Immigration after Brexit: Government White Paper sparks NHS staffing concerns

The Home Secretary announced on the 19th December 2018 a new immigration system for the UK after Brexit.

The new system will prioritise working experience and talent over nationality.

The paper outlines that the system will:

  • remove the annual cap on the number of work visas issued
  • widen the skills threshold to include people with qualifications equivalent of A levels
  • ends the requirements for labour market tests by employers wanting to sponsor a worker

Parts of the policy have been welcomed, such as the proposal to remove the cap on the number of work visas issued. For example Professor Helen Stokes-Lampard, chair of the Royal College of GPs, has stated:

“We are pleased to hear that, following repeated calls by RCGP and the BMA, the Government plans to scrap the Tier 2 visa cap for skilled workers in any migration system post-Brexit, including doctors wishing to move here to meet the significant gaps in our NHS workforce. The removal of the cap for doctors and nurses from non-EU countries earlier this year was vital and it is encouraging to see this will continue to be part of the Government’s plans post-Brexit. At a time when workload in general practice is escalating and our GP workforce is plummeting, despite a record number of GPs in training, we need to encourage as many highly-skilled, fully-qualified GPs to come to and then remain working in the UK as we possibly can.”

However, she does also highlight her concern over the consequences of a salary cap, a minimum salary threshold for migrants to be able to secure five-year visas which is expected to be set at £30,000 which is higher than the salary earned by nurses, junior doctors and other NHS workers such as physiotherapists and radiographers. She states:

“However, while this is positive news for appropriately-trained doctors and other ‘skilled workers’ from overseas, we are concerned that there could be a £30,000 salary cap, which would prevent other vital healthcare staff and support workers from being employed as practice nurses and other members of our wider practice teams.”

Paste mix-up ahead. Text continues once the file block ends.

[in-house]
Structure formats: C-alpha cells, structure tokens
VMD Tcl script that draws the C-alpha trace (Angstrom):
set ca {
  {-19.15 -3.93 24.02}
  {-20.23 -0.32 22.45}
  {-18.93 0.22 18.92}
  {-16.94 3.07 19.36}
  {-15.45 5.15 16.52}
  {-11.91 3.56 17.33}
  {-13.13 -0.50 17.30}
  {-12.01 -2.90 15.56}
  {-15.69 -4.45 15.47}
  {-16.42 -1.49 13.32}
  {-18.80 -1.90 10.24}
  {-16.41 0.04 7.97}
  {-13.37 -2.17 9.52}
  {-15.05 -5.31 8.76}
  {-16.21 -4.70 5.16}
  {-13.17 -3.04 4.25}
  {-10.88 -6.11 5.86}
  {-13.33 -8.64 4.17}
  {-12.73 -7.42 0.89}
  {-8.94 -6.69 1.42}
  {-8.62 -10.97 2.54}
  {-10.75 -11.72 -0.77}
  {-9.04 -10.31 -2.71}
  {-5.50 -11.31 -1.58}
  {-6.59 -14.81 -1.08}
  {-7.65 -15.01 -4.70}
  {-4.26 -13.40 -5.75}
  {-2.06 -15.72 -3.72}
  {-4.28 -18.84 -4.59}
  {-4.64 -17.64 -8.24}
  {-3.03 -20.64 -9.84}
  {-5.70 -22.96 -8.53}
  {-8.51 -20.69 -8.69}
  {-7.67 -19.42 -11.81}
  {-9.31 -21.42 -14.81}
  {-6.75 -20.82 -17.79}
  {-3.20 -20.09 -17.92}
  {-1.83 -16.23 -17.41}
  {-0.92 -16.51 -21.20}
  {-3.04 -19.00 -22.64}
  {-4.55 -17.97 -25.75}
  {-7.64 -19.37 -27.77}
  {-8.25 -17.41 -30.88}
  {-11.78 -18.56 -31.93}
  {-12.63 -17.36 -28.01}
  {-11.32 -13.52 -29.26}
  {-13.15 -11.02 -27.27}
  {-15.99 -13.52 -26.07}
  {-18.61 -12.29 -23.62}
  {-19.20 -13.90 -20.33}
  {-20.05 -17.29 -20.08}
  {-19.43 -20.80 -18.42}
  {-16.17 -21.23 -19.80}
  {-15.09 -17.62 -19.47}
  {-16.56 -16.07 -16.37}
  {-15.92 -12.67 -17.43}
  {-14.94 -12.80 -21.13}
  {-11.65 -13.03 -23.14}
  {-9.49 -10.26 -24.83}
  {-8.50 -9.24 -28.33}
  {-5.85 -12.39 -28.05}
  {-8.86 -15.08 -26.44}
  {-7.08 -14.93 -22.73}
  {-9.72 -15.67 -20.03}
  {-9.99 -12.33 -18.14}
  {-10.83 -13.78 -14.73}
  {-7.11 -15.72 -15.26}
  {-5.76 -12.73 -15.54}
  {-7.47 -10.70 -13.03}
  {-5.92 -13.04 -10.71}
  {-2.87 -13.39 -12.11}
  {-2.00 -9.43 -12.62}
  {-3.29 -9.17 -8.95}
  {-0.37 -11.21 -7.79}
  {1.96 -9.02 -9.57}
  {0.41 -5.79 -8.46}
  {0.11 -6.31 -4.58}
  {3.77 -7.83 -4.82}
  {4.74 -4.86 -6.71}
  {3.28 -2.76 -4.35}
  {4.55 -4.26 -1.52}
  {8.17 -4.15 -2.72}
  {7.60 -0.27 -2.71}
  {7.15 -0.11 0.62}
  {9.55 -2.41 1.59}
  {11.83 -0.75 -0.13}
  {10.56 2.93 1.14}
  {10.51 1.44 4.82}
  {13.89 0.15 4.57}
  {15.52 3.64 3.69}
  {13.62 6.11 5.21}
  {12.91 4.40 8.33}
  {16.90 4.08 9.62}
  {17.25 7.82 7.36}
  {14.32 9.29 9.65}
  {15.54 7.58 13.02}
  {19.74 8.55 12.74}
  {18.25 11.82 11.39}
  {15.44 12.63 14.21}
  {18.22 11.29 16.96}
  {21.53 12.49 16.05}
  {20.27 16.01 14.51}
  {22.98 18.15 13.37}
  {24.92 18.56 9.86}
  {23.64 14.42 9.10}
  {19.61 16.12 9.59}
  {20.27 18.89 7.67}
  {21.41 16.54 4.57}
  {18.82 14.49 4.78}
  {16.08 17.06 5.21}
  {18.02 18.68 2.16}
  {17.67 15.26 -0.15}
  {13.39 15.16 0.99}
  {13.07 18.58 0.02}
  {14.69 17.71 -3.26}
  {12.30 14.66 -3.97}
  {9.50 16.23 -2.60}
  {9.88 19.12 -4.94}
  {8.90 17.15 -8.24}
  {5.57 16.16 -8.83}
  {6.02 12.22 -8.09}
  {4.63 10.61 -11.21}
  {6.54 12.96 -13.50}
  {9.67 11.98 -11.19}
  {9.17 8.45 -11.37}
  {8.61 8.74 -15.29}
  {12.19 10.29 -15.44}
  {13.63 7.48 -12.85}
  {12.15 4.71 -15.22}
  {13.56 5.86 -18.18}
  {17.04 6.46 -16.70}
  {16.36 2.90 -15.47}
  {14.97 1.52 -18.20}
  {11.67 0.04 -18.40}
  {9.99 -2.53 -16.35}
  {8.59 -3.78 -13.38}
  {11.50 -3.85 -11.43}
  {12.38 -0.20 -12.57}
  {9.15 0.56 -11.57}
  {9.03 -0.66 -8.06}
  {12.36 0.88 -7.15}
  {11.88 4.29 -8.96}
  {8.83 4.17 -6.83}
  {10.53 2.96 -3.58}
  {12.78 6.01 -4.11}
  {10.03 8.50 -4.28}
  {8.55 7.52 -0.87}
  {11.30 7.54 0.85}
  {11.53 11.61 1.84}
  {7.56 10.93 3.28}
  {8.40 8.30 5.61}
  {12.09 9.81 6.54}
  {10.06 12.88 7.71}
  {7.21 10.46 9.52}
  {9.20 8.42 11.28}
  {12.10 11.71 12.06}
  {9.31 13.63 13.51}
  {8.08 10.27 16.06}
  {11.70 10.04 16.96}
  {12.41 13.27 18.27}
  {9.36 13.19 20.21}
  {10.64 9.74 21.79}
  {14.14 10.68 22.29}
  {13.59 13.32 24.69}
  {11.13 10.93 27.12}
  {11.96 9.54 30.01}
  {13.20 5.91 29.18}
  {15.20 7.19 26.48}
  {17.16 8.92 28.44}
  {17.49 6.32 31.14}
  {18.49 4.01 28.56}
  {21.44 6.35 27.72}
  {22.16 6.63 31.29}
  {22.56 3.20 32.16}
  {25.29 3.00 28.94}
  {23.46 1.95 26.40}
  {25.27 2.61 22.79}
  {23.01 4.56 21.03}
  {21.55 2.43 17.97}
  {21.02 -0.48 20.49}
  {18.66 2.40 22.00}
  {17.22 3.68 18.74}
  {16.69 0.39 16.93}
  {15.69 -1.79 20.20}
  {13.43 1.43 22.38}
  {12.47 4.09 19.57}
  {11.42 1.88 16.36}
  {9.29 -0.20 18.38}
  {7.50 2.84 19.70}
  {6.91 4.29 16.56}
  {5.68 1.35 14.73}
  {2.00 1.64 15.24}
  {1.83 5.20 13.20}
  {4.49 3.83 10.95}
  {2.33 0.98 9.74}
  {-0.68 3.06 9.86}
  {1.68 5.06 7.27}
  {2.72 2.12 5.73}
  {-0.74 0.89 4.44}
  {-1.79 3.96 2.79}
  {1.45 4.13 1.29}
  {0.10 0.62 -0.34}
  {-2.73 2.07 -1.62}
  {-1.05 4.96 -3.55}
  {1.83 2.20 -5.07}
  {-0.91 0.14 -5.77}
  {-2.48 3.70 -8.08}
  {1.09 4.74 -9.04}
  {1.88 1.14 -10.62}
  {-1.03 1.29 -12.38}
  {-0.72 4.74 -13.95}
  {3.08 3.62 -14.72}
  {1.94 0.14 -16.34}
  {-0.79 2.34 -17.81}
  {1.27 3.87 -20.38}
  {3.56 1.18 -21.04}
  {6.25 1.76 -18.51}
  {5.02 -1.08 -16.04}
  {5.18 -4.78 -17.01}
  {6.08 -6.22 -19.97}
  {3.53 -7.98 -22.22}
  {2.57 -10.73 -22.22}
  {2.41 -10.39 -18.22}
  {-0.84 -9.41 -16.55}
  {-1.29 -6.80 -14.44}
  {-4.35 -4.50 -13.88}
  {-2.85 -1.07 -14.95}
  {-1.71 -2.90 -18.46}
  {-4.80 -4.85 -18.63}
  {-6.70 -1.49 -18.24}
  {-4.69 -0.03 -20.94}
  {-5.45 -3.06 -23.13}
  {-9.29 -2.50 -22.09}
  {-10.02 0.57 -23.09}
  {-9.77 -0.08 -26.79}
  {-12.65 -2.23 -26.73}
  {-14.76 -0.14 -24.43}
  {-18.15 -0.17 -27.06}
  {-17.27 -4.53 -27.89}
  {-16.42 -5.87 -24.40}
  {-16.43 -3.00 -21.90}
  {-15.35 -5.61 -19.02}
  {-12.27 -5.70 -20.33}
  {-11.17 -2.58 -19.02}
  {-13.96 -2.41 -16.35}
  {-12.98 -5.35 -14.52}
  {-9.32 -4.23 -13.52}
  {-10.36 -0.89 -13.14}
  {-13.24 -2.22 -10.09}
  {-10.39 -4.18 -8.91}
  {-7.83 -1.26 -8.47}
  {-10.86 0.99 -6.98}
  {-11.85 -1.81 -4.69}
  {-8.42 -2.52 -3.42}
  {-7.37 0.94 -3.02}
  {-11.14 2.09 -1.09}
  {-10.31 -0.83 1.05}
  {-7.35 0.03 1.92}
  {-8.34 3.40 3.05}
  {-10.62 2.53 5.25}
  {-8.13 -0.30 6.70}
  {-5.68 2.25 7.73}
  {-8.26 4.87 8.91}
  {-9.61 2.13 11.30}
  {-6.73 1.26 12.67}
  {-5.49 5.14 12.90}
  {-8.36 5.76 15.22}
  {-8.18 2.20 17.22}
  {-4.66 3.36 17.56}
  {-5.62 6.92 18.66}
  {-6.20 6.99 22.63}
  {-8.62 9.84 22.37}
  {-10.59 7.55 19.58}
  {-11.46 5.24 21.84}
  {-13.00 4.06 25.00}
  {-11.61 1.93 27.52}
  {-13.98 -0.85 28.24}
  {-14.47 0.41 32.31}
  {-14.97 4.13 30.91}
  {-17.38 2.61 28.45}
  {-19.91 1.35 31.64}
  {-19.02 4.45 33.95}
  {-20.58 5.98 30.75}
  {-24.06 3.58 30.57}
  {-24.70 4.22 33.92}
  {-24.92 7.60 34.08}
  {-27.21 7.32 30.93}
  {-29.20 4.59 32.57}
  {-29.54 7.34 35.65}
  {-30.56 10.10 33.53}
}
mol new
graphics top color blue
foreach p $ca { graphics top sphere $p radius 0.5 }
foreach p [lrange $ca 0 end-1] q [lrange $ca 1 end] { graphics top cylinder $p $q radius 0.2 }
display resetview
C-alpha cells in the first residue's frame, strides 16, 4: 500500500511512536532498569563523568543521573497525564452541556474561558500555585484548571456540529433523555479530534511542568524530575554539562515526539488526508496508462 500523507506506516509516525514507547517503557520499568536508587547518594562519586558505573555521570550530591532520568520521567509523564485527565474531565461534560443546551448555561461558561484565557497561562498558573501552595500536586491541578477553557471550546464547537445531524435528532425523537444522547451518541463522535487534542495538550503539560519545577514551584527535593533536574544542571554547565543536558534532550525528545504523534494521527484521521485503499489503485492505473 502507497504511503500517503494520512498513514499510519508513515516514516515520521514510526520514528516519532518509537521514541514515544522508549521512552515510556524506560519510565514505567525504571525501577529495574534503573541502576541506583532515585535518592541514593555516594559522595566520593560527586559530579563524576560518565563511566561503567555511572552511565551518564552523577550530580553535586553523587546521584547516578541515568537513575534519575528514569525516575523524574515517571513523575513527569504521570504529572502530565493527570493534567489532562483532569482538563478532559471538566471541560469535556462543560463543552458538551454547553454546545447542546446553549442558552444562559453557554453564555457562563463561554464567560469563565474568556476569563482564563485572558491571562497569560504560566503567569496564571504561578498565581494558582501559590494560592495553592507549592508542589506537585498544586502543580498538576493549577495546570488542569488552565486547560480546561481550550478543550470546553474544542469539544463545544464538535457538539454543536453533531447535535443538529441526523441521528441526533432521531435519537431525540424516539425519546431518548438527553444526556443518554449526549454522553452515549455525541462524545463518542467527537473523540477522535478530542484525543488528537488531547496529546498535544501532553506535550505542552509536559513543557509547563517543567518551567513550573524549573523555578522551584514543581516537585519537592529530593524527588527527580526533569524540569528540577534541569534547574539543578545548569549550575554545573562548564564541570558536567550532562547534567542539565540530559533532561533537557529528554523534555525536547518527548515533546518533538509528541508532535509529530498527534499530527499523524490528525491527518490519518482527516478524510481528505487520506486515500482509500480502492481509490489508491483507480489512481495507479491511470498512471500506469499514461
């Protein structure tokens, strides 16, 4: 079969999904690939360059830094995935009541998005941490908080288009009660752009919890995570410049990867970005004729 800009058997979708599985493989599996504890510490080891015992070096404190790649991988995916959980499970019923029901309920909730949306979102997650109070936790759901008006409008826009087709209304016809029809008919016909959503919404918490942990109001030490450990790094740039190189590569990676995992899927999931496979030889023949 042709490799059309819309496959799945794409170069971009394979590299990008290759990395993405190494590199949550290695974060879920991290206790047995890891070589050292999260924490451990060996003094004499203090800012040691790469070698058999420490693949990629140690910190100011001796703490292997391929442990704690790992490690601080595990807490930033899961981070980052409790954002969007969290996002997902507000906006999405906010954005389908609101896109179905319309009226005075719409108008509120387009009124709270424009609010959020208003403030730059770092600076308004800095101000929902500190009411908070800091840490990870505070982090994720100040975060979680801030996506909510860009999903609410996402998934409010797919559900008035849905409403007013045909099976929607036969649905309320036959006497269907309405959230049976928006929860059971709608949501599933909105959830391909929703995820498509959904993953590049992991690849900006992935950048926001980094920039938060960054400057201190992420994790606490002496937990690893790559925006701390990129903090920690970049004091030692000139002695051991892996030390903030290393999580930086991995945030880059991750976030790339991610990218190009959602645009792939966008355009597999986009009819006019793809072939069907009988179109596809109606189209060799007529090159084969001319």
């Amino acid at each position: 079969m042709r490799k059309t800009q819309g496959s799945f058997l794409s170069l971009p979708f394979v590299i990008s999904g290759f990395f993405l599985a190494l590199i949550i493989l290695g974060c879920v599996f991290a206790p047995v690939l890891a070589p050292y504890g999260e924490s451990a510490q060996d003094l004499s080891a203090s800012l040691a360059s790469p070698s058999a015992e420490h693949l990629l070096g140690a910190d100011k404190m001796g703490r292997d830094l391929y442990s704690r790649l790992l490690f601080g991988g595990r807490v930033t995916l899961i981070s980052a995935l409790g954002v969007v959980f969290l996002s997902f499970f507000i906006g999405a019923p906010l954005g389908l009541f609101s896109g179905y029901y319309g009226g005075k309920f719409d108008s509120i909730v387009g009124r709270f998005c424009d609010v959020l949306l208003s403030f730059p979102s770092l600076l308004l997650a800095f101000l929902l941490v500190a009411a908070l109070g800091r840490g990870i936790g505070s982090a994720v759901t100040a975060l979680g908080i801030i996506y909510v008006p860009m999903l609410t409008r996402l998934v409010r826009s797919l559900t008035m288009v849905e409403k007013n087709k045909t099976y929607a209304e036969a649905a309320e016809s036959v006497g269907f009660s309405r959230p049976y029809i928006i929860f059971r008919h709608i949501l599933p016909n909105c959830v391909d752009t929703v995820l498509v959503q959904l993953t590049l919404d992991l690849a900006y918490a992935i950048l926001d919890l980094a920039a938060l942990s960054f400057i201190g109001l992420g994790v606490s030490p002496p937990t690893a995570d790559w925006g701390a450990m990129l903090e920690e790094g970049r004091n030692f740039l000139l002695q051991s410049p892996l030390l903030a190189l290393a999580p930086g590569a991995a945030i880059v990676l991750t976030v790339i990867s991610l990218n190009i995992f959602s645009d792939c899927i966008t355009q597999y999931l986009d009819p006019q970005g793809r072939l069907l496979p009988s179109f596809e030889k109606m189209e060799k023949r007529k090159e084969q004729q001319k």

NHS Employers chief executive Danny Mortimer also shared his concerns, stating:

“The proposals in the Immigration White Paper do not provide a long-term solution to the needs of the NHS across nursing and other professions. They continue to confuse high pay with high skill and high value: the staff from the UK and around the world working in the NHS and social care do not command high pay but are hugely skilled and provide vital services to our families.”

Commenting on the new proposals, Mike Thompson, Chief Executive of the Association of the British Pharmaceutical Industry (ABPI) was generally positive, however warned that the policy will need adjustment once implemented, stating:

“To be at the forefront of discovering the next generation of medicines we need to attract the best and brightest from overseas, as well as foster home-grown talent. We welcome the Government’s ambition for a system which is open to highly-skilled professionals and life sciences students worldwide. Our members tell us that having a straightforward system to recruit global talent is a priority. As science evolves rapidly, so do the skills our companies need. The UK’s future approach to immigration must respond quickly to any skills gaps that arise, and we will continue to work closely with Government as they finalise these proposals.”

The government news story and policy paper is available here.

Professor Helen Stokes-Lampard’s response is available here.

The ABPI response is available here.

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Published on 28. December 2018 in News, News UK